For many weekend hackers an 18-hole round of golf can be a long, hard-fought battle. Attempting to finish the round in under an hour would therefore be almost unimaginable.

But that is what four Rotorua golfers will aim for tomorrow when they attempt to beat the Guinness World Record for fastest round of golf (four ball) at the Rotorua Golf Club.

The record of 1 hour, 4 minutes and 25 seconds was set by four United Kingdom golfers at Ponteland Golf Course in Northumberland on June 19, 2005.

Rotorua's Matt Dalton, Landyn Edwards, Mike Ryan and current New Zealand Speedgolf champion Steve Holloway will throw all stereotypes about the sport being slow or boring out the window when they charge around the course tomorrow morning.

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Dalton said the rules allowed all four players to play a hole simultaneously, but they could not move on to the next hole before everyone had finished the one they were on.

"The four of us have each taken part in the [New Zealand] Speedgolf Open at least two out of the three years ... and we thought the world record time for a foursome was something we should be able to do quite comfortably given the times that we play individually," he said.

Unlike the New Zealand Open, where each player's time and score was combined for overall placings, the record attempt did not take into account the players' scores, they just had to complete each hole.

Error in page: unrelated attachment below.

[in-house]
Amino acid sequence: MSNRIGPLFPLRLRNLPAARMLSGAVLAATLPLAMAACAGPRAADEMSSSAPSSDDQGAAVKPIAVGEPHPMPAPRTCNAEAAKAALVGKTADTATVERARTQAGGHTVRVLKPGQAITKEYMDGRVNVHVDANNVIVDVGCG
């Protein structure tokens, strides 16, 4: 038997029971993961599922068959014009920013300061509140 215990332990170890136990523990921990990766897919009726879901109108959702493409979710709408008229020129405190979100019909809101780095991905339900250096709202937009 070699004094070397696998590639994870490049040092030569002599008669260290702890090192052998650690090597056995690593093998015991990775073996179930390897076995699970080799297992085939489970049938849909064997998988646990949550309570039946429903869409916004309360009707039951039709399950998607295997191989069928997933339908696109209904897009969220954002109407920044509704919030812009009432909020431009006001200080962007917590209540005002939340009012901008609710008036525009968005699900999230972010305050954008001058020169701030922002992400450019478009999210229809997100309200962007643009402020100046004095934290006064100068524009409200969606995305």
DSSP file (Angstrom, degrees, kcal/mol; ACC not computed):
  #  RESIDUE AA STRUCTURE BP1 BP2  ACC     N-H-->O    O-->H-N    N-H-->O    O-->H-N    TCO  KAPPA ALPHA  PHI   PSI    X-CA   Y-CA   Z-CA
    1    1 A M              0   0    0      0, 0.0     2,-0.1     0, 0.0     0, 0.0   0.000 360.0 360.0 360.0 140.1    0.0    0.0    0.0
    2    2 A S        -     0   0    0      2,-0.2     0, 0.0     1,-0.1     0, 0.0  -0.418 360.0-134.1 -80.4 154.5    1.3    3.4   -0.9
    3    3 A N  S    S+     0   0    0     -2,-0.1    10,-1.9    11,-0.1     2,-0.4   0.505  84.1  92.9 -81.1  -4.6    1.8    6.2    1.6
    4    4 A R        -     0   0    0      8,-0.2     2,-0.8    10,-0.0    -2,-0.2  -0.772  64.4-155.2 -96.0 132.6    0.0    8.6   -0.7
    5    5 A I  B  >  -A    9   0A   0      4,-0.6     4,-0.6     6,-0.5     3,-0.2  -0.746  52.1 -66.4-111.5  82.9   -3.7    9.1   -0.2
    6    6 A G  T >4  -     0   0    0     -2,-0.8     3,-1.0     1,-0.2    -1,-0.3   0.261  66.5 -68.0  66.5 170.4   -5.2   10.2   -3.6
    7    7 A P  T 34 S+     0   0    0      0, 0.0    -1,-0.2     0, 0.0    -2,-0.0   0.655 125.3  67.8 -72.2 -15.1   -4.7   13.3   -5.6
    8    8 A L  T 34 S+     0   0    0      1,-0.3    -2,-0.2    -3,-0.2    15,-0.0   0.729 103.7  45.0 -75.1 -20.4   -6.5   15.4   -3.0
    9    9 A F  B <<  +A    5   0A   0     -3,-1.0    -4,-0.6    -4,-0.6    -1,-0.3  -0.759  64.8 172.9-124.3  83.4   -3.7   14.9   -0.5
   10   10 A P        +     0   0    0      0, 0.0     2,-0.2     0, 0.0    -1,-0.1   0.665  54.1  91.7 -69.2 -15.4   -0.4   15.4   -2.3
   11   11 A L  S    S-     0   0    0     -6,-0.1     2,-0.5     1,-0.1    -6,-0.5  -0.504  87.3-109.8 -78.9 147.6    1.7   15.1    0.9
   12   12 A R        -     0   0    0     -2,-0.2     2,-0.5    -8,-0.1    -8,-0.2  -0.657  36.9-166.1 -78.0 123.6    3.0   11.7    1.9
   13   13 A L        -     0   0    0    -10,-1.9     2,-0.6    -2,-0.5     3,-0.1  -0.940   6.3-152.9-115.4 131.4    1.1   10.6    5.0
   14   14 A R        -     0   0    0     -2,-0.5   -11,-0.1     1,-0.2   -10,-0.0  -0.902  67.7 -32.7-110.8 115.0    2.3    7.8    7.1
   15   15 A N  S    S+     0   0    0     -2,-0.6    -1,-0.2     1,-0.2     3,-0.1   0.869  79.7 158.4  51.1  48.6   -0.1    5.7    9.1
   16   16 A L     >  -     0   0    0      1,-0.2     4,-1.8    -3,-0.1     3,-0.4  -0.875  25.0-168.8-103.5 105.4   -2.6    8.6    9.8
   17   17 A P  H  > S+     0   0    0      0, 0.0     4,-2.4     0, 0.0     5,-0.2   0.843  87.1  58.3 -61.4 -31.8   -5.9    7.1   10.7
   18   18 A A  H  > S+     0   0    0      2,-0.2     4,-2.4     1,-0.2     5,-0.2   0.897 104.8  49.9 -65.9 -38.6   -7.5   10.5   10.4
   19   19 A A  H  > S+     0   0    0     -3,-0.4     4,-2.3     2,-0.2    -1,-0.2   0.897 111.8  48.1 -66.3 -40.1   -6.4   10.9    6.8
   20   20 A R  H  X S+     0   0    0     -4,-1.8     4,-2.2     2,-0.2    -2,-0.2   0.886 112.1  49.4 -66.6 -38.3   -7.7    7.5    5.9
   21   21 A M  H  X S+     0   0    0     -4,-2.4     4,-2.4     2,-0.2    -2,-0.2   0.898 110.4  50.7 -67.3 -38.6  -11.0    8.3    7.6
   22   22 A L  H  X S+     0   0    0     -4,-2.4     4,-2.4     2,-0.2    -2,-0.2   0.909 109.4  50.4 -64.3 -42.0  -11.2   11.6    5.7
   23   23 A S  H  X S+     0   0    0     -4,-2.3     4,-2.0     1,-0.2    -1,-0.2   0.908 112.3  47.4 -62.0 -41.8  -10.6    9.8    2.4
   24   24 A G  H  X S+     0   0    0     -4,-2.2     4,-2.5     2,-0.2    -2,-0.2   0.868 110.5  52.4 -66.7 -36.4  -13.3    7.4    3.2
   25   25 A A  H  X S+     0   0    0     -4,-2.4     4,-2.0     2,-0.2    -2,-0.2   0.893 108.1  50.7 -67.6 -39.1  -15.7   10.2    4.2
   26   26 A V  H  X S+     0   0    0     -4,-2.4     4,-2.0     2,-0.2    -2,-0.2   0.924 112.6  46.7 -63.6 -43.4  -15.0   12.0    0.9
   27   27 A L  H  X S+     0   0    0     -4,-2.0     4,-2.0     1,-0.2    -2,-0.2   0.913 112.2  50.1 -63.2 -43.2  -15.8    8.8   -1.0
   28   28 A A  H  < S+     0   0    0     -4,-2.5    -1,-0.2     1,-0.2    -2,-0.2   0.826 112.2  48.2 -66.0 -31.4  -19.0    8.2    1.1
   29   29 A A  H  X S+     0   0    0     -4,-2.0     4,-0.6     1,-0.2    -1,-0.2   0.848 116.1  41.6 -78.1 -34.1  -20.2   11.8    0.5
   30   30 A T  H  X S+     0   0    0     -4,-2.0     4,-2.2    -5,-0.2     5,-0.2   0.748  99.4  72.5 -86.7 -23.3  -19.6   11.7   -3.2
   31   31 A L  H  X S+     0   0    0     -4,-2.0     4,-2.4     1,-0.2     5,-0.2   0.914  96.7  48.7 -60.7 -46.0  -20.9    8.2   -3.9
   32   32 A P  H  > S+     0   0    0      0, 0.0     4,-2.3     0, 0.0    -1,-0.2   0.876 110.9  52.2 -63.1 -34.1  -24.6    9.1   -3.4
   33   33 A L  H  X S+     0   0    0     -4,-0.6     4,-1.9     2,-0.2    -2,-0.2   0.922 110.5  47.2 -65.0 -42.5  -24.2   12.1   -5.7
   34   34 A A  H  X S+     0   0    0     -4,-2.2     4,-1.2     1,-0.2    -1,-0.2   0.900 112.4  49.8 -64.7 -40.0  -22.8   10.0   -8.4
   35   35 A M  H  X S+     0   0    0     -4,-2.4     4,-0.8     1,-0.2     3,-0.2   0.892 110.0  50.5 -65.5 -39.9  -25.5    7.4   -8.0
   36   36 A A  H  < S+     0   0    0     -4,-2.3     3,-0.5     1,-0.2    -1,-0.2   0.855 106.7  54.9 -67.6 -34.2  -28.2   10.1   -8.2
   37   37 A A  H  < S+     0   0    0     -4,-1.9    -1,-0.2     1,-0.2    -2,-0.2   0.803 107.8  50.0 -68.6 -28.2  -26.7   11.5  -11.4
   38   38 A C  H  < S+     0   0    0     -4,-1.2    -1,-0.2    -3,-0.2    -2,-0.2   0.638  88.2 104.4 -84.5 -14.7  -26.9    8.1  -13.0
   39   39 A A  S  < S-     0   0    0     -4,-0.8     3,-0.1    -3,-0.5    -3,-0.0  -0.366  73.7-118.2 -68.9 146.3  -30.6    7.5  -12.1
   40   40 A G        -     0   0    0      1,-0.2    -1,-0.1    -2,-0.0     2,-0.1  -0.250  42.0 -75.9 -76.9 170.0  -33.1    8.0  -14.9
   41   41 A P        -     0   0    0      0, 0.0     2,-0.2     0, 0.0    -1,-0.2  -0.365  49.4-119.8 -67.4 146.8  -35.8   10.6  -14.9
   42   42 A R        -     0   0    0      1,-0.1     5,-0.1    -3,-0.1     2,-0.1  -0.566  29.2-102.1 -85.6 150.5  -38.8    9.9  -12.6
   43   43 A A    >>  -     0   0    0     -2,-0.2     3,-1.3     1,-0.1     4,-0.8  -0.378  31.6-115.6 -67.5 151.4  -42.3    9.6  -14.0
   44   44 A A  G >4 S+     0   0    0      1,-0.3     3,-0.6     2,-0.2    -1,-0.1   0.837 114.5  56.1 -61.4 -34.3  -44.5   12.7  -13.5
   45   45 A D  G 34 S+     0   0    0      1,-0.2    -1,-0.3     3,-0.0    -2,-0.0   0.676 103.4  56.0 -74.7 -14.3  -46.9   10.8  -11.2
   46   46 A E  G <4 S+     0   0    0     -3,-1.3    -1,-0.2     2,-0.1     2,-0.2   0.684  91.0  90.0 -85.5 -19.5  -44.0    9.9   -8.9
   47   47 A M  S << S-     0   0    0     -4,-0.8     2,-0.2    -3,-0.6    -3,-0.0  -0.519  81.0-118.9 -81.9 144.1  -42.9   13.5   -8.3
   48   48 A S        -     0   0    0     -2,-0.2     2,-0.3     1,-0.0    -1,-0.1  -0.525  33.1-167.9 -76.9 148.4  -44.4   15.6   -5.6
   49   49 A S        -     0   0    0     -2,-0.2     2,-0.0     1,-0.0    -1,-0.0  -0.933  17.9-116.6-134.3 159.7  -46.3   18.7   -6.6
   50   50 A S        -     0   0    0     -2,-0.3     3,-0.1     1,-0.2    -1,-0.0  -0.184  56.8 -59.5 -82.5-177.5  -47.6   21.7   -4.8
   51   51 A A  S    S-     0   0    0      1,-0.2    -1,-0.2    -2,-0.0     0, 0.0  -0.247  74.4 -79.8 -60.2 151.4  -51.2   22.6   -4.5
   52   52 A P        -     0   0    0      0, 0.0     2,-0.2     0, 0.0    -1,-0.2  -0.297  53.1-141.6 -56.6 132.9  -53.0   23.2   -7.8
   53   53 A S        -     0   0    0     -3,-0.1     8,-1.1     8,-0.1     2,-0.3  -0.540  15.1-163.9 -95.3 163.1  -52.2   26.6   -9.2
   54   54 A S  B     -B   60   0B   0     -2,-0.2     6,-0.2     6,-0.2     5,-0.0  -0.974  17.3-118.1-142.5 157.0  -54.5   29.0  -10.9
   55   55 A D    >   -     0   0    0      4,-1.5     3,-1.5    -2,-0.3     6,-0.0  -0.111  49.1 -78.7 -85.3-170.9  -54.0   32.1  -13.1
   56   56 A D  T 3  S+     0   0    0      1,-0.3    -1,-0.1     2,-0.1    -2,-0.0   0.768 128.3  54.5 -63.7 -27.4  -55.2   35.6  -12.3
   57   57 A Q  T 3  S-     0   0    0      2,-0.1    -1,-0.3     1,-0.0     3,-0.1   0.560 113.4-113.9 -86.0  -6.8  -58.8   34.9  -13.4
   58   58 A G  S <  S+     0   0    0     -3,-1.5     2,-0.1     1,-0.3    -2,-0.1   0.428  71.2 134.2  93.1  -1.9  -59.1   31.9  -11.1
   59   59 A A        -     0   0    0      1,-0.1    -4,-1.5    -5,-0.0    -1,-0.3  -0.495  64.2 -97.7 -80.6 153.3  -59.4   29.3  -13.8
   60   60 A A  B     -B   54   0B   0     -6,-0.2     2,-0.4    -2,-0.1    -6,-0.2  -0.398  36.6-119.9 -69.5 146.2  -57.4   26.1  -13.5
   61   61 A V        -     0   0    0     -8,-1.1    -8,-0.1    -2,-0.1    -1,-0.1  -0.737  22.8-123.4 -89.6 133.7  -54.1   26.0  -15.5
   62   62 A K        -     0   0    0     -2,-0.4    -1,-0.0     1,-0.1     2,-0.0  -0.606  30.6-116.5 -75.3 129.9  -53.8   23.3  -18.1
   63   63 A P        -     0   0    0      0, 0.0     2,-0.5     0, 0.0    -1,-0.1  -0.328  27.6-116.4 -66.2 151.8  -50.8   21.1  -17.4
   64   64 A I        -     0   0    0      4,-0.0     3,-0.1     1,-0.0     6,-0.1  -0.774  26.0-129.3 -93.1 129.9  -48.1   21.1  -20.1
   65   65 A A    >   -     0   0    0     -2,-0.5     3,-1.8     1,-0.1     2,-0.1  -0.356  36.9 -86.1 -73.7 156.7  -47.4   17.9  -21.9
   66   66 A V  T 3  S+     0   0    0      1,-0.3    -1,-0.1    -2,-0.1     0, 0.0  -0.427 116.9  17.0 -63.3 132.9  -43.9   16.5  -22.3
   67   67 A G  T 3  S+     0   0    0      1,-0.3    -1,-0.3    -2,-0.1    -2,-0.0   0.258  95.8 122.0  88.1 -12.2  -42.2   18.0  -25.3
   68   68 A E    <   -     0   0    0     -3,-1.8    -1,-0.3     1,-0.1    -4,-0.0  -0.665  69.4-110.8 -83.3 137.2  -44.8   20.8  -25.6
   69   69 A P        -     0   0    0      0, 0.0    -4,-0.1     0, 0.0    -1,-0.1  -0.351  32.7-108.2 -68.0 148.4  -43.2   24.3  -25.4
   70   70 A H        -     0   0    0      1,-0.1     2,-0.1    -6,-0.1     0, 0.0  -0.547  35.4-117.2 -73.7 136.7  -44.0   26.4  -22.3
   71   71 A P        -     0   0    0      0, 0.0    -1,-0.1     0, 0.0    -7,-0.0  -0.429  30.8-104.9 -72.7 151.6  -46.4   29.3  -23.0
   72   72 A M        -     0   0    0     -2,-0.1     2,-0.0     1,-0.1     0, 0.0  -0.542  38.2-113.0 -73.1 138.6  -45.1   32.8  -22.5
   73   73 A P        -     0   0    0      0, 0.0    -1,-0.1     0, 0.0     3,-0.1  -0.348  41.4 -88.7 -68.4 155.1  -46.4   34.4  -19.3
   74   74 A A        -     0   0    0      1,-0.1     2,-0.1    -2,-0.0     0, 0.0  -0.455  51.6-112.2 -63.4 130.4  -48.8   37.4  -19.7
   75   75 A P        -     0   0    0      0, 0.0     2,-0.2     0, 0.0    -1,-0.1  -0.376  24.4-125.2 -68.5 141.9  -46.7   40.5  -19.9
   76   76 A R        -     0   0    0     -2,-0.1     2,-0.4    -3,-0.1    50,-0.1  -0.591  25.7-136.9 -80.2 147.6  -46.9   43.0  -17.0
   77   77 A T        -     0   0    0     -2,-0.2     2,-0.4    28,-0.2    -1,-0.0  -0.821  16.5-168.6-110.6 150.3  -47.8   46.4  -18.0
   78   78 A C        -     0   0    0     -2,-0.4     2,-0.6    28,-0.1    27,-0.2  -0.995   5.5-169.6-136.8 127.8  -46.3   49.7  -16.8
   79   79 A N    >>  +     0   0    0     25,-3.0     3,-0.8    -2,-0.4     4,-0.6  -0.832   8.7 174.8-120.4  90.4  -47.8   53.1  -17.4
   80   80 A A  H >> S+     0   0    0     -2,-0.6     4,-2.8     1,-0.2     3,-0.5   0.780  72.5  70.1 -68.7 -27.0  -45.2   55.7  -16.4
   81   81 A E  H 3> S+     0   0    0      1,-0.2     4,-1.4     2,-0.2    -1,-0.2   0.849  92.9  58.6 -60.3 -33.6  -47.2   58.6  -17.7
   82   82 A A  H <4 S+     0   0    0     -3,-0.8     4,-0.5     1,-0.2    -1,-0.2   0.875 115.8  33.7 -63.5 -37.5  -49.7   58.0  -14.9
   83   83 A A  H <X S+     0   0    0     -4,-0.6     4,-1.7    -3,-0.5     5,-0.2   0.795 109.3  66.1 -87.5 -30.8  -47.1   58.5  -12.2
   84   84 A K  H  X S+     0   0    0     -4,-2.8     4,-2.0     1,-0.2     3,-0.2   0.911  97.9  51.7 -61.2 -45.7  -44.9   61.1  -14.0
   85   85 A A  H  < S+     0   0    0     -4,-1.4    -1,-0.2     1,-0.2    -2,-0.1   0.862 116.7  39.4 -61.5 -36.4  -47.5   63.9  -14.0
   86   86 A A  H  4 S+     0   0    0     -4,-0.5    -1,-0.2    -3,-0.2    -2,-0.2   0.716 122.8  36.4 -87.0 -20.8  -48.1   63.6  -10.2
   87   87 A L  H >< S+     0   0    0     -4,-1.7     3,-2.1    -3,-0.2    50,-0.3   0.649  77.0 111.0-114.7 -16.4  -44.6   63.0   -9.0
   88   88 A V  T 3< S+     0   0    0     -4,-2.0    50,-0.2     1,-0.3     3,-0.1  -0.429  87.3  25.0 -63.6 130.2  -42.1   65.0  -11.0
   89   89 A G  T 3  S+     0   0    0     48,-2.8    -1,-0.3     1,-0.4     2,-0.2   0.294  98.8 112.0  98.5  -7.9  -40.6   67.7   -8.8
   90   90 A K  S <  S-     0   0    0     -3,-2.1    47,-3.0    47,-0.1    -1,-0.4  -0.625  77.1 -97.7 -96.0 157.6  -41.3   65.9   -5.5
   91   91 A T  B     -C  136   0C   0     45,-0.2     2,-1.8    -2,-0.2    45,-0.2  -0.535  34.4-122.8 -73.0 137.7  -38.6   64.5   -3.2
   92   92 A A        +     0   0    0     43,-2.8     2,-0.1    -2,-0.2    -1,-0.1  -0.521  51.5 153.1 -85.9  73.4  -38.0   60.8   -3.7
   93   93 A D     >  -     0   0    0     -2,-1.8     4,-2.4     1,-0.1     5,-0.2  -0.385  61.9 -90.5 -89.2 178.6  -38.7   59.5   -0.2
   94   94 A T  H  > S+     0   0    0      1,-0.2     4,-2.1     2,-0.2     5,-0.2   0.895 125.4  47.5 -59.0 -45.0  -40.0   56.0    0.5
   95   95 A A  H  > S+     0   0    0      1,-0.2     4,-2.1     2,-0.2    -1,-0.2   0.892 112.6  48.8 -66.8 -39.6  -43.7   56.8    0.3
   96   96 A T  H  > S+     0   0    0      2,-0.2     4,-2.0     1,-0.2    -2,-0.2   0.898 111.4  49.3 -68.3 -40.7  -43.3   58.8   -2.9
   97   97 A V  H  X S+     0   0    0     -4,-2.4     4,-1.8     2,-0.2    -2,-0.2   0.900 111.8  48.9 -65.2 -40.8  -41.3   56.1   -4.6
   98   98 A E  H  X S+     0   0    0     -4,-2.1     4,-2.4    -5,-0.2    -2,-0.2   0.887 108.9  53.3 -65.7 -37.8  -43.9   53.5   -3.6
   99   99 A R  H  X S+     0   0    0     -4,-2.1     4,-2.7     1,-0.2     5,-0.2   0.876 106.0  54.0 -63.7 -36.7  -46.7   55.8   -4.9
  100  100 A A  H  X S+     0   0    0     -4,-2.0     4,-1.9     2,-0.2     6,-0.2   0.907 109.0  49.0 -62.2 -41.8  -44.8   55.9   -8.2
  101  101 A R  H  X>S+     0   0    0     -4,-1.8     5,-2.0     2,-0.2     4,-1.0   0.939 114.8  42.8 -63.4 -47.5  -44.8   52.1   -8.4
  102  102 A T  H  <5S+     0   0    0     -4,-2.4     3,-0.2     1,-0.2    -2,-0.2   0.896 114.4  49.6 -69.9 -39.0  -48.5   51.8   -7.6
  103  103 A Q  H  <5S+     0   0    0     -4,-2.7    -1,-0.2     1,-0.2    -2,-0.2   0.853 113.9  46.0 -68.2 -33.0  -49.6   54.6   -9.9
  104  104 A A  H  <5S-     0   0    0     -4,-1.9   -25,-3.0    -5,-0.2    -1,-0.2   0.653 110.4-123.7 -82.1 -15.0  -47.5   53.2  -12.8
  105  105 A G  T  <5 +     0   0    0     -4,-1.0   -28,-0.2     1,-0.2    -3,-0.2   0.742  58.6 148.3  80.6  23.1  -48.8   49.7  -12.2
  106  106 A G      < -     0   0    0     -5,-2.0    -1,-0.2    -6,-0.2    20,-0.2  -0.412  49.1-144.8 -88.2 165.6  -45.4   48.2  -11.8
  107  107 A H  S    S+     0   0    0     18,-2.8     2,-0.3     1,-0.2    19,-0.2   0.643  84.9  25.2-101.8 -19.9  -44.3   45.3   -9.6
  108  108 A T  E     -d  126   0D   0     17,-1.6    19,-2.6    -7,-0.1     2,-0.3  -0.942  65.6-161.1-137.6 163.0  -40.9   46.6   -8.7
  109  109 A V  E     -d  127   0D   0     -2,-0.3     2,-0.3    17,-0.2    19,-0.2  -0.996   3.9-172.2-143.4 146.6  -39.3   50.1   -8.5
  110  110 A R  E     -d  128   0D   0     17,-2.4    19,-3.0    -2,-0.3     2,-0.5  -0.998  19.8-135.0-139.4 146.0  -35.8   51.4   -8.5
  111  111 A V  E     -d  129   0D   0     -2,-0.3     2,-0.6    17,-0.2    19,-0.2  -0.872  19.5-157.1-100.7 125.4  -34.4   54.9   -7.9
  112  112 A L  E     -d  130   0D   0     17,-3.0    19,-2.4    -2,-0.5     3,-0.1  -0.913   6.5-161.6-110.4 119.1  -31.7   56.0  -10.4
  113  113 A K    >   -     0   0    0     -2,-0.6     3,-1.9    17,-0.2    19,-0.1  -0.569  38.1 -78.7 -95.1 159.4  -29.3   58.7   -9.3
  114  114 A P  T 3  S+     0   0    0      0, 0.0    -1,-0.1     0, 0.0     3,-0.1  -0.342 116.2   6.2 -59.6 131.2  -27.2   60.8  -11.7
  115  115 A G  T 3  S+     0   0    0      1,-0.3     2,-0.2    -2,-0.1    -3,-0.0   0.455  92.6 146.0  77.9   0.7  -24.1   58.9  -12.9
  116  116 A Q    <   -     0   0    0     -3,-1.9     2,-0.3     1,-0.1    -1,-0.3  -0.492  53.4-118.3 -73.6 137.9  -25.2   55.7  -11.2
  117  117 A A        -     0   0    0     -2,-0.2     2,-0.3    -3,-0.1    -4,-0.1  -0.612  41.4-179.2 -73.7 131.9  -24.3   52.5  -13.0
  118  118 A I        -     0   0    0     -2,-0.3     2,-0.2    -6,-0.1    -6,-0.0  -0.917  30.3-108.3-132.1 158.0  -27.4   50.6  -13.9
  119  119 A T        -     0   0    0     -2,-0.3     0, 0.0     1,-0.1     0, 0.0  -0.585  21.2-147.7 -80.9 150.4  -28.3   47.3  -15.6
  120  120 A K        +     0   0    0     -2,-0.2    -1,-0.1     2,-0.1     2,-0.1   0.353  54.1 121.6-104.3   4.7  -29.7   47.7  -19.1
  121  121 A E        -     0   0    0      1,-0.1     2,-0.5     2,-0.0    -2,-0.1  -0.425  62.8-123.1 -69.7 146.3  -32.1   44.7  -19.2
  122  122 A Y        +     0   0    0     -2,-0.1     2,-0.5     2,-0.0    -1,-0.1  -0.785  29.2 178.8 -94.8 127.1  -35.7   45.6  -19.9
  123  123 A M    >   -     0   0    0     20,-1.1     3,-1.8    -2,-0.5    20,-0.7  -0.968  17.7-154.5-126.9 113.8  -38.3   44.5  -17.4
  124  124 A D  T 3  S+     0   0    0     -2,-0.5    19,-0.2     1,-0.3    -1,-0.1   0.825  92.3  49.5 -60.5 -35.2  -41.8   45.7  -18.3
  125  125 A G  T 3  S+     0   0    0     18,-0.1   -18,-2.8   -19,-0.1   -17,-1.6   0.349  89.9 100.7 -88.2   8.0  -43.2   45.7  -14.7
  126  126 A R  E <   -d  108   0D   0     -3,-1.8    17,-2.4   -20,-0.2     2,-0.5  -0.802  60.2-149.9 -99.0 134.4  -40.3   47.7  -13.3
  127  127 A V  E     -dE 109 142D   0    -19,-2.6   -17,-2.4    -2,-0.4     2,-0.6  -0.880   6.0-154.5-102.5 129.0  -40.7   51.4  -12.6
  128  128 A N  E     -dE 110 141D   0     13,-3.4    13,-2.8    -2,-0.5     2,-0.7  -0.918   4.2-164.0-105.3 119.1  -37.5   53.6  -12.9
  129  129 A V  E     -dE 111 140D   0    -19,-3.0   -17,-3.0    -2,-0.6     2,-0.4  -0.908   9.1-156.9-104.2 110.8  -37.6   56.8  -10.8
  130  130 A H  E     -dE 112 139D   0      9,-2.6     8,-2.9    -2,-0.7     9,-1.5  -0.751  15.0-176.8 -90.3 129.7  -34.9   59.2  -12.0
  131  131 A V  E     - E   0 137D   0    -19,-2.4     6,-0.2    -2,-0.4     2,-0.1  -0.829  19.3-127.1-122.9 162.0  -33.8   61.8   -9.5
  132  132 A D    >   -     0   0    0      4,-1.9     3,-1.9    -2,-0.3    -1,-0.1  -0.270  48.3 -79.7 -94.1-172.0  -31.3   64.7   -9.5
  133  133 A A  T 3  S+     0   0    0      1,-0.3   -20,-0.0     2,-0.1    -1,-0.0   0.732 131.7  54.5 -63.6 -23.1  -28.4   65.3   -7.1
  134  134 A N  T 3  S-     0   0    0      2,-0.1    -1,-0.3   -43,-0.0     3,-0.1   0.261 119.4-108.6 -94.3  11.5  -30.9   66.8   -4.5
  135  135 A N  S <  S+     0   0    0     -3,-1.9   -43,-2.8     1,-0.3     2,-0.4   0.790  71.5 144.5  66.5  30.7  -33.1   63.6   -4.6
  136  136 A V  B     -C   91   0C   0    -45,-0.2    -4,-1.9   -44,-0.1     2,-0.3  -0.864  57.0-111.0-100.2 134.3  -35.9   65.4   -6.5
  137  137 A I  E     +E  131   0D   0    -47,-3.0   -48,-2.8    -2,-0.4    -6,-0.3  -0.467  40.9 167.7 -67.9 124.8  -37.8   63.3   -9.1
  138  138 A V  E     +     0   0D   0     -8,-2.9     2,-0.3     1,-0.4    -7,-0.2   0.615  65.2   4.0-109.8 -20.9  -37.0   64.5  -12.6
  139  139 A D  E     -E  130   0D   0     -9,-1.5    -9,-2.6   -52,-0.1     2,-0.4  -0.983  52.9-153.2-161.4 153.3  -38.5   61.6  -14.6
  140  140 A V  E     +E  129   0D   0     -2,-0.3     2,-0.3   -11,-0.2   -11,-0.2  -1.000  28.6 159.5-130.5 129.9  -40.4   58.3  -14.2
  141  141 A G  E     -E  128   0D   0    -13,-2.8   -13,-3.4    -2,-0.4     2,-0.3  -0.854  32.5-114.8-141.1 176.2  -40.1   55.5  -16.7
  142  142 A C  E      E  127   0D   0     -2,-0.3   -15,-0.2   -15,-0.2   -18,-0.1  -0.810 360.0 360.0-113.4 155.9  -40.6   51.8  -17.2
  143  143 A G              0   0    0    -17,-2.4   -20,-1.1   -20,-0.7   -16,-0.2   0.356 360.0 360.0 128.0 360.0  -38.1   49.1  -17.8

"The key thing is the score doesn't matter, so even if we have an error as long as we penalise ourselves appropriately, and the scorecard reflects that, we'll be okay. It's just the fastest round of golf by four people, whether you score 100 or you score 70, we just have to go for it."

The plan the group had put together included each player carrying three clubs.

"We're each taking a driver, a mid-iron and a wedge. Steve is planning to putt with his driver and the rest of us will probably putt with our irons. We originally did plan to take putters but in the interest of time, it's one less club to pick up, carry and drop which makes life a bit easier."

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He said the key to success would be communication and playing as fast as possible, but not recklessly so.

"We have to make sure we are in sync with how we are playing our shots so that we don't get into each others' paths and lose time unnecessarily.

"We also need to make sure we play strategically - we'll lose time if we're losing balls out of bounds or in hazards. We need to minimise our sideways running, keep our running down the fairways and on to the greens. Short and straight is better than long and sideways."

The group hoped their record attempt would help promote the sport of speedgolf.

"It's a really unique sport that, for someone like myself with a young family, I love my golf but it's a very time intensive sport. Personally, I like keeping fit and I like running as well so it's being able to do two things at once.

"It's also just something different, a spin on the traditional game. It's cool being involved in something that is in the development or emerging stages, which could become a popular sport in its own right," he said.

The group will attempt the record at the Rotorua Golf Club at 8am.